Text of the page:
-If they don’t memorize the categorical lectures, they aren’t Masons. To which I would only quote the Ritual: “What makes you a Master Mason? My obligation.” Actually, our experience so far is that a number of them--a much larger number than I would have predicted--are going to their Lodges and asking to be taught the categoricals, even though they have already been declared proficient in the Entered Apprentice and Fellowcraft Degrees.
-He can’t learn anything about Masonry in a single day. But I’ve lost track of the number of Brethren who said to us (and even wrote to us) comments such as, “I’ve been a Mason for 30 years, and I learned more about Masonry today than in all those years put together.” In most states, very little Masonry is taught in the process of taking the Degrees, other than that which is contained in the Degrees themselves. And the candidates in Oklahoma’s “A Chance to Advance” one-day conferrals saw all the Degree work.
-He can’t get to know the members of the Lodge if he joins that quickly. I’ve been at the Lodge of the person who told me that when they were doing Degree work. The candidate arrives (having been told to come more than an hour before they can possible be ready for him). He is ignored by the members of the Lodge, unless he happens to know someone there who will talk to him. The members go in to open the Lodge, leaving him to talk with the Tiler, except the Tiler won’t talk to him because he’s afraid the candidate might accidentally overhear a word or two of the opening, so he makes him sit across the lobby. He is taken in, given the Degree, and then told to leave, while the Lodge goes on with its business.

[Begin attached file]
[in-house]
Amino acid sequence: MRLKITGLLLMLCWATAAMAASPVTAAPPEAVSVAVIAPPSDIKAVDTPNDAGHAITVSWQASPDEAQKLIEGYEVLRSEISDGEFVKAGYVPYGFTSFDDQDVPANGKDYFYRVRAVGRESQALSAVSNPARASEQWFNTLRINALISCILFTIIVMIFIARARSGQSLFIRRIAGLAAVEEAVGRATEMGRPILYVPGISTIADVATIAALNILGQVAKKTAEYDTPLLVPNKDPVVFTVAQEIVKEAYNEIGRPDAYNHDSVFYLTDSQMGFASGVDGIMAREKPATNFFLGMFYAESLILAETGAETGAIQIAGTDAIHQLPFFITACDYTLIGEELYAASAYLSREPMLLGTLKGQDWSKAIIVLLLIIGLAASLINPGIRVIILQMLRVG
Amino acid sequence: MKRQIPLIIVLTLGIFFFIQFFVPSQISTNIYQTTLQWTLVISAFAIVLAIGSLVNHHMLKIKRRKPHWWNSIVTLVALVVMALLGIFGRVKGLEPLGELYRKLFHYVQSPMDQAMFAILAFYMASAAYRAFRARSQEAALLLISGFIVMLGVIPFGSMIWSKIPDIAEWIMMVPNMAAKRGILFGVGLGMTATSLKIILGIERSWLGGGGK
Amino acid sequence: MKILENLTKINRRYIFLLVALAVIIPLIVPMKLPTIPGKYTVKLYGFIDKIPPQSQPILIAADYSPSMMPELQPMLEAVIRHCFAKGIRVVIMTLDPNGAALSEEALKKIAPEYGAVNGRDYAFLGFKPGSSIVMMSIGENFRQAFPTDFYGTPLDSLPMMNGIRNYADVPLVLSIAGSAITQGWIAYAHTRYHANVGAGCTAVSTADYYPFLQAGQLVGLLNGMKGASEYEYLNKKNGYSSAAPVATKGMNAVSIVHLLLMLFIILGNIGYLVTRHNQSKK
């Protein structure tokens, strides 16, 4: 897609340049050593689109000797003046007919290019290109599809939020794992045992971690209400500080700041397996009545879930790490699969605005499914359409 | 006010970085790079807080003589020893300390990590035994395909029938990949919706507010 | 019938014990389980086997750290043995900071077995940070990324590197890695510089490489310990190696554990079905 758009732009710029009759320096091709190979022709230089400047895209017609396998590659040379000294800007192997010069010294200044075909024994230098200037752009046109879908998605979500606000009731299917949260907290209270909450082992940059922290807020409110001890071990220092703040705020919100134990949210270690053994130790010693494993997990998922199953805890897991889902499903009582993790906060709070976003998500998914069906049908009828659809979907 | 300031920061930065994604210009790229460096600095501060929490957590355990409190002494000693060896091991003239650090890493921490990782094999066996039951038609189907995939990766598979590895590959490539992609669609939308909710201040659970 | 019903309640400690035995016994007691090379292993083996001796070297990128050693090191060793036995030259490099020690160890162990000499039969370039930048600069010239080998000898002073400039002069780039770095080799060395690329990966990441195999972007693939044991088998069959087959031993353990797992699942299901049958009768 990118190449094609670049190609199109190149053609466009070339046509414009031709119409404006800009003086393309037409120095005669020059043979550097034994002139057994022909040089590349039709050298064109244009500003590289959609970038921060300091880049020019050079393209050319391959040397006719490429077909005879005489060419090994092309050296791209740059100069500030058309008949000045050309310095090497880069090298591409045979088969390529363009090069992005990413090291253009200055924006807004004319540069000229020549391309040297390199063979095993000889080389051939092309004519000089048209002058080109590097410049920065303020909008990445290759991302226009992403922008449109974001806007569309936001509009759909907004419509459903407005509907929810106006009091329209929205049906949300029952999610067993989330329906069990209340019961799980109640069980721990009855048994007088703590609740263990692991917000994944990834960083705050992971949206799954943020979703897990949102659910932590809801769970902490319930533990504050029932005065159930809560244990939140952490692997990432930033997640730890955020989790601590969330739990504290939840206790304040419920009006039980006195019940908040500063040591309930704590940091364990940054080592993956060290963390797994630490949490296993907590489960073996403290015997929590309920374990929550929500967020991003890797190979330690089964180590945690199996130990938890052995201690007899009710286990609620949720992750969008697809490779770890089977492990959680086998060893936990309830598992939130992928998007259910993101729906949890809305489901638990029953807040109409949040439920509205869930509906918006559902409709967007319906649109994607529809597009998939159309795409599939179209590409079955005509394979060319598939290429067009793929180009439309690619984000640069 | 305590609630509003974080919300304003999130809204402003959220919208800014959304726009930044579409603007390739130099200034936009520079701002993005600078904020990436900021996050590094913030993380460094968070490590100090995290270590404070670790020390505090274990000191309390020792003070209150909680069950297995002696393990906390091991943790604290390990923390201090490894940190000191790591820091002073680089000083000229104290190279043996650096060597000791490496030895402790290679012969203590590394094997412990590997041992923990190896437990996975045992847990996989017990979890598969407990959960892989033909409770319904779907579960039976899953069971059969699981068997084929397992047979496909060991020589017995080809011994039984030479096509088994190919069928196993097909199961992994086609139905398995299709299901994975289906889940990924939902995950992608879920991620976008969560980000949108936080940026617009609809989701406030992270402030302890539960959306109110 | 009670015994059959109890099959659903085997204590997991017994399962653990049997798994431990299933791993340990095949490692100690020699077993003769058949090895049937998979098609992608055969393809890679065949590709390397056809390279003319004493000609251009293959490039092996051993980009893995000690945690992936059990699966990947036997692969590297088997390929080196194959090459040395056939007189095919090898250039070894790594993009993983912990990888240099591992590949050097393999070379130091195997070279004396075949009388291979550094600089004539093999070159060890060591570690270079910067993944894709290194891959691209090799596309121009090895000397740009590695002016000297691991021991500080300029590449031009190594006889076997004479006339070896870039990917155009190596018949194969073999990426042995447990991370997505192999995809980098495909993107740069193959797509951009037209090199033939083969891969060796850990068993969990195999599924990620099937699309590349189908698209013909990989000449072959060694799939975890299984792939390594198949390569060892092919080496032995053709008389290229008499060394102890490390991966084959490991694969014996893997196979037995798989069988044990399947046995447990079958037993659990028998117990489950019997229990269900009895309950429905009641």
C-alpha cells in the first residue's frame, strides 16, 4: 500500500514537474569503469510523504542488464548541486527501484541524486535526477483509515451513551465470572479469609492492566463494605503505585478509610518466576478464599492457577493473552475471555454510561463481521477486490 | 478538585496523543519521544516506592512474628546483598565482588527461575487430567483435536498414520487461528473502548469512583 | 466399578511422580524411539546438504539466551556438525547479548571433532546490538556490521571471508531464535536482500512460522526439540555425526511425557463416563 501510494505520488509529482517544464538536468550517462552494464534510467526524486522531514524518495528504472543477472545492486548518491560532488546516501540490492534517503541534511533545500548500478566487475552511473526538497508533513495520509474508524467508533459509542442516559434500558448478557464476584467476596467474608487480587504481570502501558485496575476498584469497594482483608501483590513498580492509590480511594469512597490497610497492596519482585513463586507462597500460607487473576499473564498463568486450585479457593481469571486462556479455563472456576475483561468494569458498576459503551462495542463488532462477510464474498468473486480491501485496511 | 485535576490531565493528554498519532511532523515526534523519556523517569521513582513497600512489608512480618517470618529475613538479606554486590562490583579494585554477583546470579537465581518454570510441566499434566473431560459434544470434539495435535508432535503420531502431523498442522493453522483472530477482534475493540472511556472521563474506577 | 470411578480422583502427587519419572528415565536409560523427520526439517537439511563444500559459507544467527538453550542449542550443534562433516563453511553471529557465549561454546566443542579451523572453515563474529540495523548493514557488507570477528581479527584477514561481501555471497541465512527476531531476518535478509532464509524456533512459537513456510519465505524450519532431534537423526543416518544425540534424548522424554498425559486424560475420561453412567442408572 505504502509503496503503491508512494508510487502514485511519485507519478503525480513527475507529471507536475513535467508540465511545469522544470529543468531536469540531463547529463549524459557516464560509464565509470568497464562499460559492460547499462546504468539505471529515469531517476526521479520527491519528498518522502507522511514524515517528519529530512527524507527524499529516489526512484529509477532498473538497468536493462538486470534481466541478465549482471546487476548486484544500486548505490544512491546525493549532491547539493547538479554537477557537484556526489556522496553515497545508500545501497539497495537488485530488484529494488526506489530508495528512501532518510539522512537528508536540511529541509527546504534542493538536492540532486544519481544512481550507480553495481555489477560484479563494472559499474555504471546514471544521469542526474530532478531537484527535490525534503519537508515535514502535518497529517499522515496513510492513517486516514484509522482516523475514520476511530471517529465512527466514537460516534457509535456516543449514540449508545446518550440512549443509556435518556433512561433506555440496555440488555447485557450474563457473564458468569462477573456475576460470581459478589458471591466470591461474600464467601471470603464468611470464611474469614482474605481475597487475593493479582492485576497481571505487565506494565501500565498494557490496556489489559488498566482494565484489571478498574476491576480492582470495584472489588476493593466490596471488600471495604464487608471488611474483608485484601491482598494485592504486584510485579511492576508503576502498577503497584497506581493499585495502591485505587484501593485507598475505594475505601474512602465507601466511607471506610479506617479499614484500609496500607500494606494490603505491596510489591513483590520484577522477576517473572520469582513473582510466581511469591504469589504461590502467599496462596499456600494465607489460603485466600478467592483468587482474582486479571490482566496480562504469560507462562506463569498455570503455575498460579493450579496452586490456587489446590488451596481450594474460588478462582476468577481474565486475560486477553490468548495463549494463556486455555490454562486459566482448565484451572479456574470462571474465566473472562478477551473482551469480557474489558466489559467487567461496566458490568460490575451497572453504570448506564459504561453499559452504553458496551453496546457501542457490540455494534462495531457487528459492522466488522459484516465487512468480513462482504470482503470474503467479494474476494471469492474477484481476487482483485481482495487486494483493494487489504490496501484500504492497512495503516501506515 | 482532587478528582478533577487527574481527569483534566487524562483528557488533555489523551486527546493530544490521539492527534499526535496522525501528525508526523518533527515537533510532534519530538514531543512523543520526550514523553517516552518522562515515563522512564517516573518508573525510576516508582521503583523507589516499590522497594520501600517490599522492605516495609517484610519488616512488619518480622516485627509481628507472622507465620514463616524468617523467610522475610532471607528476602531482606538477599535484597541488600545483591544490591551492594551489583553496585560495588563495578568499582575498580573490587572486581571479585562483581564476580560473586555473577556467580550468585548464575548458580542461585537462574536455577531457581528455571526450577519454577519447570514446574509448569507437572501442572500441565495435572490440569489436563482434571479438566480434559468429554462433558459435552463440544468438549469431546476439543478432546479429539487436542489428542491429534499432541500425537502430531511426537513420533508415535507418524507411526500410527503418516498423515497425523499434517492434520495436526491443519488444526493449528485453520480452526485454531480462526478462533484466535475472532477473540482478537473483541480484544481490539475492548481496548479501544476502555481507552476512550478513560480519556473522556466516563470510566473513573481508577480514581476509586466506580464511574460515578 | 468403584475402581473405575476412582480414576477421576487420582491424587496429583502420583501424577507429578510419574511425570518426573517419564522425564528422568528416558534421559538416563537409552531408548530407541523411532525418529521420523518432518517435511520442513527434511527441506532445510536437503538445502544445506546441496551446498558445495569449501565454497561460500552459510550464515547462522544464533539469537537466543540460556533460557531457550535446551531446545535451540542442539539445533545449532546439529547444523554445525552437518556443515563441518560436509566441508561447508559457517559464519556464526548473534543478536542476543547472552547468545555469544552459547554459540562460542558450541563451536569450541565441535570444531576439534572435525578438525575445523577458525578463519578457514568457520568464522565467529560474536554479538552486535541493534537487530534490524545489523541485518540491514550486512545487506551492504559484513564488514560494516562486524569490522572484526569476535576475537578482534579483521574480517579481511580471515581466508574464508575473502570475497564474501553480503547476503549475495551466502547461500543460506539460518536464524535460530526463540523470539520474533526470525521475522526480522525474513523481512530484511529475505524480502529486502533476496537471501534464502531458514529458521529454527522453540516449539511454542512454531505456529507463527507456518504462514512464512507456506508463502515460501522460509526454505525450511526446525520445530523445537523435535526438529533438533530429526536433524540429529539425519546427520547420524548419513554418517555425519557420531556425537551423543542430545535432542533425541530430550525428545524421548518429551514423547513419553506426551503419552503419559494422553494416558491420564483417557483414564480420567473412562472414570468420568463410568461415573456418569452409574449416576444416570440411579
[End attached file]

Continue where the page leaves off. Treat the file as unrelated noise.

Of course, this is a worst-case scenario, but the thing to realize is that fellowship, friendship, and fraternity are at the heart of Masonry and that these qualities can take hold, with the aid of willing Brethren, under all conditions, one-day or not.
-I just don’t like it! Which brings us to Masonic fundamentalism.
Brother Rev. Dr. Gary Leazer writes about the nature of fundamentalism in his excellent book Fundamentalism and Freemasonry. He was too kind to do so, but I would like to apply some of his remarks about fundamentalism to the Masonic Fraternity.
To paraphrase, fundamentalists have a siege mentality; they are busy building walls to isolate themselves from the world rather than reaching out to the world; they are against things much more than for things; they believe they alone are right, and anyone who disagrees with them is not only wrong but motivated by evil intent; and they tend to be unforgiving.